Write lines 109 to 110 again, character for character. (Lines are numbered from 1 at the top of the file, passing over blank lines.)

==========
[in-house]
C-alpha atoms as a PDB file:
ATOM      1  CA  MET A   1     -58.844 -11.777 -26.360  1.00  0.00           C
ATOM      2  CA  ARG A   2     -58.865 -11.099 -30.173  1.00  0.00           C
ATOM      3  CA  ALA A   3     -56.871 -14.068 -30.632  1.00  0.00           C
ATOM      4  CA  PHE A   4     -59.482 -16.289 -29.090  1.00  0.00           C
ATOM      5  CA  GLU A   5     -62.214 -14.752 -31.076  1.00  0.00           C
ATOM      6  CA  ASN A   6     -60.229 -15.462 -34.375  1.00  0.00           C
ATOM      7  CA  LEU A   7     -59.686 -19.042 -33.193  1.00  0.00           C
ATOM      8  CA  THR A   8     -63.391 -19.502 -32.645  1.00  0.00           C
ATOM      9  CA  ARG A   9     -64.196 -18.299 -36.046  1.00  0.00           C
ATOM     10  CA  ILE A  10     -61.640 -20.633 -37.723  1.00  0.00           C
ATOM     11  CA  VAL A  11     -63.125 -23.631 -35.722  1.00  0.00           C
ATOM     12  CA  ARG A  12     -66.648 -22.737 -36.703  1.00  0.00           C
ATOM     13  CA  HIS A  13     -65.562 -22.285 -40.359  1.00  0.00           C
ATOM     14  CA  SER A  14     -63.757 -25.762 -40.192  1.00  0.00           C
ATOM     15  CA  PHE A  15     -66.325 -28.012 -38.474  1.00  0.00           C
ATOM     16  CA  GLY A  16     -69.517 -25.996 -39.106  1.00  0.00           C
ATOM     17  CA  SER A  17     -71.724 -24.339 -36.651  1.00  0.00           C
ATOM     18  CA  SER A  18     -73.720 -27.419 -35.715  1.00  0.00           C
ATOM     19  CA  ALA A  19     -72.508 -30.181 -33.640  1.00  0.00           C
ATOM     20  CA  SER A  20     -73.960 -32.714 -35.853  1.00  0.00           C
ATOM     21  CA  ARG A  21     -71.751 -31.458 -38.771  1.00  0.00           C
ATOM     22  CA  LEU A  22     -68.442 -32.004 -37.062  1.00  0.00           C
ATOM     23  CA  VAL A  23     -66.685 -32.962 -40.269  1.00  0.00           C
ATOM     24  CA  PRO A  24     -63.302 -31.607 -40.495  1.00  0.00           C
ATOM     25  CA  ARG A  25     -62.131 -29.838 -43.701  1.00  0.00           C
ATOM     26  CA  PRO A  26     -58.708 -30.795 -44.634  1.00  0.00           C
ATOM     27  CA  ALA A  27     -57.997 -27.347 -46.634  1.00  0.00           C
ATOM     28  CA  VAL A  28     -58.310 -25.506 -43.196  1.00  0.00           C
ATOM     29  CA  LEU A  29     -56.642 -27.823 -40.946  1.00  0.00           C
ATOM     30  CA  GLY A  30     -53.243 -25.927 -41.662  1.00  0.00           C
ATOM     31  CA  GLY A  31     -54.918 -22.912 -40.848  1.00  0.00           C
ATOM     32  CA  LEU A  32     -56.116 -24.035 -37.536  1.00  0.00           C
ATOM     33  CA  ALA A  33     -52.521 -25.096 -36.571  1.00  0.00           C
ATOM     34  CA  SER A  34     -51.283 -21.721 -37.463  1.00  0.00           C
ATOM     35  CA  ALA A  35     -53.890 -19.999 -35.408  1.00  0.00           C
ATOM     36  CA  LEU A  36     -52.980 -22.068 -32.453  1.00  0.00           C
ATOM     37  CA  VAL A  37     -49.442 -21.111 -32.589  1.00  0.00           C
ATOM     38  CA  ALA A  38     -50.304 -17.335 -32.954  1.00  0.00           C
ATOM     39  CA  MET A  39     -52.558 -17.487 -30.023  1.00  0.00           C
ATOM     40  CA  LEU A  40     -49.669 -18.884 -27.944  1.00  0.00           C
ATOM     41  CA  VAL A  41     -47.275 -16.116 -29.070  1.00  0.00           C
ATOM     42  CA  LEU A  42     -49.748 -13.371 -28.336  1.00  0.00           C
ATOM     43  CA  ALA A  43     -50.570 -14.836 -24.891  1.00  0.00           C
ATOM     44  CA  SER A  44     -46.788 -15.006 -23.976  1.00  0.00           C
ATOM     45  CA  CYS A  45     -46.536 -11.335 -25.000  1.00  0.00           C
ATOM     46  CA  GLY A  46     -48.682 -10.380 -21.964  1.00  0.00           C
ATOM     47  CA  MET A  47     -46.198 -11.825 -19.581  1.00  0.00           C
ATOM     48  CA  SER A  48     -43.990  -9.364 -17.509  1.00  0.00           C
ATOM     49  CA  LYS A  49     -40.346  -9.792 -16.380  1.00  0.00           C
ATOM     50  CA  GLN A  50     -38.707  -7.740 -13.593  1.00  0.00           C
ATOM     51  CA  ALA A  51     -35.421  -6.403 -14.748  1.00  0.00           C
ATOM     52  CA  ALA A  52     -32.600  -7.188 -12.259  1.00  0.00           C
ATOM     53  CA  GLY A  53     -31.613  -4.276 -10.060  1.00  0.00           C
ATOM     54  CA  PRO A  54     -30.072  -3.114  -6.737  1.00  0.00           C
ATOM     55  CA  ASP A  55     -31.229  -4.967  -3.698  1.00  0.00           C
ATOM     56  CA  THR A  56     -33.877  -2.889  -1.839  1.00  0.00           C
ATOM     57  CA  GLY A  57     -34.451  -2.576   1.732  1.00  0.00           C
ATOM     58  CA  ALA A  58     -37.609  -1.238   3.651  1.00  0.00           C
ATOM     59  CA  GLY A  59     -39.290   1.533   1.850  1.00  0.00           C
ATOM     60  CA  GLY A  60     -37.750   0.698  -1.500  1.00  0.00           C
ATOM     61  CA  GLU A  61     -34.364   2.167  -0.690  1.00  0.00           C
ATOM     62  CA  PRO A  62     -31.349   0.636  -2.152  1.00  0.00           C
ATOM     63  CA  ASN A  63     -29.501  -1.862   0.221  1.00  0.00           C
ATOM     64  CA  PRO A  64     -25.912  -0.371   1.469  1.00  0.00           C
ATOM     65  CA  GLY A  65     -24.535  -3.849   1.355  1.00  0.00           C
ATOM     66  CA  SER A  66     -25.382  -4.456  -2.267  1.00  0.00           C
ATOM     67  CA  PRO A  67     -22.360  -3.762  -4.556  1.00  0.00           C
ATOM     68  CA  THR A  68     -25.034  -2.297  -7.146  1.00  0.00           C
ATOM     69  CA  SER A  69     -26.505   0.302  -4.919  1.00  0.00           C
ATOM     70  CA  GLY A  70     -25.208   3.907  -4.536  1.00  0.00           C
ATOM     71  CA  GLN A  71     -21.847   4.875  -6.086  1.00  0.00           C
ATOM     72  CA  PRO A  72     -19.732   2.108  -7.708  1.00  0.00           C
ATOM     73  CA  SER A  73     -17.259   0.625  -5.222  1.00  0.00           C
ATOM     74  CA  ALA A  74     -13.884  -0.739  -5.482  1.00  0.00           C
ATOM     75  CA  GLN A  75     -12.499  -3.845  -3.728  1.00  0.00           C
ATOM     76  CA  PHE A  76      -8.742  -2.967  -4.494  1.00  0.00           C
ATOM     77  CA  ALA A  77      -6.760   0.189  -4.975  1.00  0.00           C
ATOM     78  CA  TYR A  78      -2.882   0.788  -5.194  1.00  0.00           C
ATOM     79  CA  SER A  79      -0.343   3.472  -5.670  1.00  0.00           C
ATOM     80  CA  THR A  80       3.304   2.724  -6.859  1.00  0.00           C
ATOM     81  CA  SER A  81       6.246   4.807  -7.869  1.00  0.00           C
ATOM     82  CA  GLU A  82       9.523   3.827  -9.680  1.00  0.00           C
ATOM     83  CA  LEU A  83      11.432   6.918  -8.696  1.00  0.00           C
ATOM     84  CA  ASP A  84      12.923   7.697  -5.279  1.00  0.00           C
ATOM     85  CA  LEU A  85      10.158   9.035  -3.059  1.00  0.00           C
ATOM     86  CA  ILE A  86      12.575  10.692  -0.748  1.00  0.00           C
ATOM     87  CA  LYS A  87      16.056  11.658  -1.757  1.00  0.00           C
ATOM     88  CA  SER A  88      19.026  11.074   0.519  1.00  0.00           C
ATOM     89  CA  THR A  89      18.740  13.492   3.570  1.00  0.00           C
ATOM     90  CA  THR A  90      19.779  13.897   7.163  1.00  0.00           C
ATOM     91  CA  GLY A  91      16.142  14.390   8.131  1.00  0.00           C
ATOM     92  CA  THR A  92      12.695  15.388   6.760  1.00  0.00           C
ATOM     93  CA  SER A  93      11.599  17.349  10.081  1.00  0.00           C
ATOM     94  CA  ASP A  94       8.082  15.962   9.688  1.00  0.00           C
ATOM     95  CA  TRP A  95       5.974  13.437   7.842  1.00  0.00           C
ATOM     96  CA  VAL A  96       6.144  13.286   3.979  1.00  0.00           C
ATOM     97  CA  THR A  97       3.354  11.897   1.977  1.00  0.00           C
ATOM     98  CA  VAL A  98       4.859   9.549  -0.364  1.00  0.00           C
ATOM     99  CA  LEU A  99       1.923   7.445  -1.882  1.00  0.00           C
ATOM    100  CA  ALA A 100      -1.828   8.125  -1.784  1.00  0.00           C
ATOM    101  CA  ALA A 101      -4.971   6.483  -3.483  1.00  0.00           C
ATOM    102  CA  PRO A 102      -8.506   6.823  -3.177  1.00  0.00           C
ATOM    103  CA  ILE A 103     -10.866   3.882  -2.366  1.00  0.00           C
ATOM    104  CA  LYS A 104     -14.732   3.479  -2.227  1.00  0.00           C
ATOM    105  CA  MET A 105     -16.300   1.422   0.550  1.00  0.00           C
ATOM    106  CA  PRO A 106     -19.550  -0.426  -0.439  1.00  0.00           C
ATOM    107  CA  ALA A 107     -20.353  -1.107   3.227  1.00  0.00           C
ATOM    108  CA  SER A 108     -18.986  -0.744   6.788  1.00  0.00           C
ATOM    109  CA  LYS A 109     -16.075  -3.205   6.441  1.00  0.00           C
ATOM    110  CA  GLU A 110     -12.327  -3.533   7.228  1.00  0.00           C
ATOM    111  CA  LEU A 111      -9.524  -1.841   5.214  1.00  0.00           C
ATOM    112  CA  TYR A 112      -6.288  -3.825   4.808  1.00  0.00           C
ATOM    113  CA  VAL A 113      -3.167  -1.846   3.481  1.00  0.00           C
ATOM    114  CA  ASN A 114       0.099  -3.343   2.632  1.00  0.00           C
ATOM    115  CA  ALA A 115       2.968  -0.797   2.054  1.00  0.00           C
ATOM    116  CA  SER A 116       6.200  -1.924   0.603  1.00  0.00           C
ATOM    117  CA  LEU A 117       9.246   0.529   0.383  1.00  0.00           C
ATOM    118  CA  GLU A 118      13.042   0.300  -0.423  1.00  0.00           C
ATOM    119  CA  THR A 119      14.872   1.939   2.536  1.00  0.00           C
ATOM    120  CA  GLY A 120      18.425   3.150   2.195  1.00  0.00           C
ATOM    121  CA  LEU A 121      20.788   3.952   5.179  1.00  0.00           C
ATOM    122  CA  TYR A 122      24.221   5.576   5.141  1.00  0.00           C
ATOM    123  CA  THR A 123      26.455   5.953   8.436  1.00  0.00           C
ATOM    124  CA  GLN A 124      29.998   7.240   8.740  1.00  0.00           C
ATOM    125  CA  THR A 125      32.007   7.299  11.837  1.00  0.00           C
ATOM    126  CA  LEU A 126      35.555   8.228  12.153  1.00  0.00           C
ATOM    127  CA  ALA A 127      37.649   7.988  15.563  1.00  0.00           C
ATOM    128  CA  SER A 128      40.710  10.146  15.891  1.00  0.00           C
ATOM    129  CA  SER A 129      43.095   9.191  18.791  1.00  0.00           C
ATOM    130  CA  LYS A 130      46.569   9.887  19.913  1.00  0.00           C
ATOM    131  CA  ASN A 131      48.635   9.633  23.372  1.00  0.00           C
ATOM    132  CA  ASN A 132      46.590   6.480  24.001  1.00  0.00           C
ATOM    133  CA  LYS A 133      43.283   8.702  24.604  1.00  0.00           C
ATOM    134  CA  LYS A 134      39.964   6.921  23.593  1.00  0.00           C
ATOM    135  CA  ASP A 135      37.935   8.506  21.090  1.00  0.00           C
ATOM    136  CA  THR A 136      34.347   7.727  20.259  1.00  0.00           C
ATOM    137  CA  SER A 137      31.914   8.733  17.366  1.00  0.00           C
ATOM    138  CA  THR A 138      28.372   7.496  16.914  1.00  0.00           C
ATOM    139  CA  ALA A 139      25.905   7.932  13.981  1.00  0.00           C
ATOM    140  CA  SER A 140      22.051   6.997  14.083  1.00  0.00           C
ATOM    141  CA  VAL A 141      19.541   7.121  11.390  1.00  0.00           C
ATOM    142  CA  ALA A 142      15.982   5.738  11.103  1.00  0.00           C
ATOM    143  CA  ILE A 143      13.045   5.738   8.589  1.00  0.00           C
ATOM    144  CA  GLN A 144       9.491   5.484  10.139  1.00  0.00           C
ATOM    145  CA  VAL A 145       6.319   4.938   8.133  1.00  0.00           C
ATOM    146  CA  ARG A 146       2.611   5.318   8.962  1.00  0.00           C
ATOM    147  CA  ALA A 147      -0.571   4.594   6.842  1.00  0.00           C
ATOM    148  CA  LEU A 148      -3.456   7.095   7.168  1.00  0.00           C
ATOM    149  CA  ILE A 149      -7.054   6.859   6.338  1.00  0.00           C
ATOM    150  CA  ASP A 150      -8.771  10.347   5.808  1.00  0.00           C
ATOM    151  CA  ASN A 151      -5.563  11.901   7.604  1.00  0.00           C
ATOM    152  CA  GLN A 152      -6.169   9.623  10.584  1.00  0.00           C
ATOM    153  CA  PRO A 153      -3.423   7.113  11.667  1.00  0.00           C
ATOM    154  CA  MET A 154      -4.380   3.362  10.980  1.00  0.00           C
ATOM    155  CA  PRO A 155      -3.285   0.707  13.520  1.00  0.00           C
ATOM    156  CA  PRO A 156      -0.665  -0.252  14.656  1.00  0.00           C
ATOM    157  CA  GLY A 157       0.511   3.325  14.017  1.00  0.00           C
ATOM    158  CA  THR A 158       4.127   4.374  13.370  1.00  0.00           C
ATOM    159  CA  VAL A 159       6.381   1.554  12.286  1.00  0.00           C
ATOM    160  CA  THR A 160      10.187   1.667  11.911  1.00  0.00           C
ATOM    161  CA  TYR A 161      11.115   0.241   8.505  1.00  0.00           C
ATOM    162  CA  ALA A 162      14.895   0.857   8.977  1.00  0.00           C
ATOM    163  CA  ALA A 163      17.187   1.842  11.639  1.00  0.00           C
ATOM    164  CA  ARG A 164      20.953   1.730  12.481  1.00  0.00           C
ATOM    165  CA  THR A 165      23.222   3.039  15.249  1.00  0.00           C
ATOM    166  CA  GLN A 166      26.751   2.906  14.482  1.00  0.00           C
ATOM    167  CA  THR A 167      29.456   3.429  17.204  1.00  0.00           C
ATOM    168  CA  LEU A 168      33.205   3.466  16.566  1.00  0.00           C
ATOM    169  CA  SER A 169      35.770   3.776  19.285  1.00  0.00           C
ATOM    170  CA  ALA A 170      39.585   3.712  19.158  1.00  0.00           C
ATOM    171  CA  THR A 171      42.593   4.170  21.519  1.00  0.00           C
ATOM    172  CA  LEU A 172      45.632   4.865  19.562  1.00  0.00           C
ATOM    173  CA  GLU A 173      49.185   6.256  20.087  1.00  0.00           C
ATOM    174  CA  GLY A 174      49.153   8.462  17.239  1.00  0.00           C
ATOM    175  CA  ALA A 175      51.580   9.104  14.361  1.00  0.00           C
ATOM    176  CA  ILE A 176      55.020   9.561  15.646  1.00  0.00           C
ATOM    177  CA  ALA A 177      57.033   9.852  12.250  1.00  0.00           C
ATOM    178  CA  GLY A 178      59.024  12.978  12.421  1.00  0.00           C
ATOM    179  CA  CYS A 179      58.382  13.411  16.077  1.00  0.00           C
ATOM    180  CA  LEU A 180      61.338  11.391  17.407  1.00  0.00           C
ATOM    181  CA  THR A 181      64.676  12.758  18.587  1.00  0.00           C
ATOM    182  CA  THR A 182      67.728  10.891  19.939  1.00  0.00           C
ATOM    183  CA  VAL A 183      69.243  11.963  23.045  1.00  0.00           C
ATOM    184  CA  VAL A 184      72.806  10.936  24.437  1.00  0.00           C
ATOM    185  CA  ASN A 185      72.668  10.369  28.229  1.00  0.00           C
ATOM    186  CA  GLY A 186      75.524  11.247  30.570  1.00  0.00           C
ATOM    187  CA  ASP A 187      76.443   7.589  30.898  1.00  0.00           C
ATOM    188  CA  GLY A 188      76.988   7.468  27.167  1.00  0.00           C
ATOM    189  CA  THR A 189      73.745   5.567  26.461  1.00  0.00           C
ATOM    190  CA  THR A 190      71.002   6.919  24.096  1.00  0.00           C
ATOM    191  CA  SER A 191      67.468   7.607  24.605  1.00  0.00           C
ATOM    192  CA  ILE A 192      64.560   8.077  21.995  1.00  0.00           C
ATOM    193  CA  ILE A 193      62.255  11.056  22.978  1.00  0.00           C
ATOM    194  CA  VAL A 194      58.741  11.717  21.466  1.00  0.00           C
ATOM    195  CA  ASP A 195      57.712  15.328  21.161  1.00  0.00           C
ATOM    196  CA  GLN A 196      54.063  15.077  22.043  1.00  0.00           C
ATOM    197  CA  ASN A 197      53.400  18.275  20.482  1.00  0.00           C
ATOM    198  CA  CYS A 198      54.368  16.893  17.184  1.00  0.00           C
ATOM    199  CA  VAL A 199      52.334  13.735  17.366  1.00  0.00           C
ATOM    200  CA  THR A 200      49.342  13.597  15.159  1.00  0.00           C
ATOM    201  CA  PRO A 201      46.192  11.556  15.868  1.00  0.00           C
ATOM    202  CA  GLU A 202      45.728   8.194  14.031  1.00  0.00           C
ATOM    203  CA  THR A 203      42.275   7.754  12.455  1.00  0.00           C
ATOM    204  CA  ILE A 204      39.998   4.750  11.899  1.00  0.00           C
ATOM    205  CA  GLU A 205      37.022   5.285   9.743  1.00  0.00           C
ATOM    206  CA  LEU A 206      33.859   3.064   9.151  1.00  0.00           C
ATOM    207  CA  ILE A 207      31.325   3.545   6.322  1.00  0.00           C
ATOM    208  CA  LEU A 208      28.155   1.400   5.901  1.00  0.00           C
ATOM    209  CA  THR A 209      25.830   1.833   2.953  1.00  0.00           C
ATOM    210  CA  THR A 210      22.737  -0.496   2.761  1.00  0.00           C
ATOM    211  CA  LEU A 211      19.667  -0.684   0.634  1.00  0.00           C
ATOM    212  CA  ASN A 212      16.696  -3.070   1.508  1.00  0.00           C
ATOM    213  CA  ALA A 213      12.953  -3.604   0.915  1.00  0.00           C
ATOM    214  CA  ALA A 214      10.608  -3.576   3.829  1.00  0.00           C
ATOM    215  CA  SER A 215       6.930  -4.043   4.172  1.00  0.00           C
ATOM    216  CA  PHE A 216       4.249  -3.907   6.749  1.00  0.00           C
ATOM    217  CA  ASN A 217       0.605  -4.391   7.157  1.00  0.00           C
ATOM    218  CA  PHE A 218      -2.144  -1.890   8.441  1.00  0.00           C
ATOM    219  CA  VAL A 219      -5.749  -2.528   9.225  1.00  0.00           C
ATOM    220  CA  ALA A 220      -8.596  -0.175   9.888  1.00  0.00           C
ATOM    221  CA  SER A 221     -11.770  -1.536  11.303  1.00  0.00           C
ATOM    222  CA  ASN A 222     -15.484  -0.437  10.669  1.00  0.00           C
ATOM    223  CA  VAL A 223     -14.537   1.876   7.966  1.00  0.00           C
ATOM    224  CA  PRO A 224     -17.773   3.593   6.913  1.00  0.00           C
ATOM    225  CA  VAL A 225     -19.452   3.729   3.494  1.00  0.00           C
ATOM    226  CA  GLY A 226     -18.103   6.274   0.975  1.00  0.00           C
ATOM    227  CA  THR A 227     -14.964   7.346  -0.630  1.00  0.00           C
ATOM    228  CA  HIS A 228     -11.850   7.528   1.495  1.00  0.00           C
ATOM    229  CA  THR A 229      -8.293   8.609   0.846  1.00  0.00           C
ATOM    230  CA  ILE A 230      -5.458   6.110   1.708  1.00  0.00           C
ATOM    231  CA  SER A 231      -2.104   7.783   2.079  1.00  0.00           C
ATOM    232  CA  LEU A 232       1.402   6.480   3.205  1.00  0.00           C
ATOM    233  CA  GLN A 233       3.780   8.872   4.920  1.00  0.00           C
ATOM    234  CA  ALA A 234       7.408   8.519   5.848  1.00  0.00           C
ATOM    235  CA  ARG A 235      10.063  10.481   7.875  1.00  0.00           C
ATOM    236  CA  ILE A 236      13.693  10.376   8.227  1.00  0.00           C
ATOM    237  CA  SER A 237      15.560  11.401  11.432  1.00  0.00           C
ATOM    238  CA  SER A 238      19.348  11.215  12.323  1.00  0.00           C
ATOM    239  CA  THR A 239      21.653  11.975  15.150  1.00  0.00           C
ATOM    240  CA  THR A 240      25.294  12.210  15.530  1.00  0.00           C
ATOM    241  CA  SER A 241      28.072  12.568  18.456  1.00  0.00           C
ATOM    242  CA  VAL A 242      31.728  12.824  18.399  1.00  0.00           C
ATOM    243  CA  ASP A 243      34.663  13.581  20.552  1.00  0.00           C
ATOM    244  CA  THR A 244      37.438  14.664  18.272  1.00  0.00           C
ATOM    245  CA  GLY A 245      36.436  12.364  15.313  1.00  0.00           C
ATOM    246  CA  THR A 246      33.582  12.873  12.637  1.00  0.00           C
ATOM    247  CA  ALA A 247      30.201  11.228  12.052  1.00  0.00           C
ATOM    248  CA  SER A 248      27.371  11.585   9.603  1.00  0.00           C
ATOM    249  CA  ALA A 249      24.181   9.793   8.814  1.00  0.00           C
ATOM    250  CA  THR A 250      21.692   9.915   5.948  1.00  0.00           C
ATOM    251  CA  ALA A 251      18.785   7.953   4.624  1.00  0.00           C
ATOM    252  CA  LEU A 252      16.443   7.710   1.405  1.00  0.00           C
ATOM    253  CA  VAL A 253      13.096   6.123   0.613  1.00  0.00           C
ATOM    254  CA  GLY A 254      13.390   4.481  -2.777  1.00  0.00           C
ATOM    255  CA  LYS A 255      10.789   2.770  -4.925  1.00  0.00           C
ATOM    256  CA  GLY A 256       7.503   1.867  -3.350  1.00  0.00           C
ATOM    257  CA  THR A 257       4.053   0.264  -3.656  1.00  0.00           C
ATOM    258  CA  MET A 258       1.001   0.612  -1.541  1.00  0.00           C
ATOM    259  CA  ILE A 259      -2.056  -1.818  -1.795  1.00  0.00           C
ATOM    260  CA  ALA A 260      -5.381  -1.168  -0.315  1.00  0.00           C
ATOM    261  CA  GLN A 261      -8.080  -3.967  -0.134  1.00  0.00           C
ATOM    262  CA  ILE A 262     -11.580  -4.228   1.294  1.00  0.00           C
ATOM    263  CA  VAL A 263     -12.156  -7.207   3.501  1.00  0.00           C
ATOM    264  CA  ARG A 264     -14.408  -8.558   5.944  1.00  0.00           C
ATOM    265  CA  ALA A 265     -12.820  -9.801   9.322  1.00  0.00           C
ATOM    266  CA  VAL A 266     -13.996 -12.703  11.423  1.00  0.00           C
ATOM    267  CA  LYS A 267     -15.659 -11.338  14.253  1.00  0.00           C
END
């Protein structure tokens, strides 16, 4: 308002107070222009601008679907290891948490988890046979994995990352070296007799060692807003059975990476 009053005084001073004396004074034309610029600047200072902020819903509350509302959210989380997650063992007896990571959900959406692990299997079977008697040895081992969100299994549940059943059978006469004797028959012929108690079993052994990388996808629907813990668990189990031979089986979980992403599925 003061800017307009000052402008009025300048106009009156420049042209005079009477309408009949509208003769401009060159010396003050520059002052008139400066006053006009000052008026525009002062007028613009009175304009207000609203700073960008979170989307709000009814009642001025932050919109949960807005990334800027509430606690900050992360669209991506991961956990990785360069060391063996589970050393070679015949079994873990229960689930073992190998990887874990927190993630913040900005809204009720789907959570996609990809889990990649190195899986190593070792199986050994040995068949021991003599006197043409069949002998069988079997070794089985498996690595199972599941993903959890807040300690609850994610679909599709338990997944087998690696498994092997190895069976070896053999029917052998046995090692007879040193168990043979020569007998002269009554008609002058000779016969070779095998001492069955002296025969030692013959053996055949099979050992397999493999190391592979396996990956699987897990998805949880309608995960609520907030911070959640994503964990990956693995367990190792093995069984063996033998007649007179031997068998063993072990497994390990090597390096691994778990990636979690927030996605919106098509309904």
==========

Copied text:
ATOM    107  CA  ALA A 107     -20.353  -1.107   3.227  1.00  0.00           C
ATOM    108  CA  SER A 108     -18.986  -0.744   6.788  1.00  0.00           C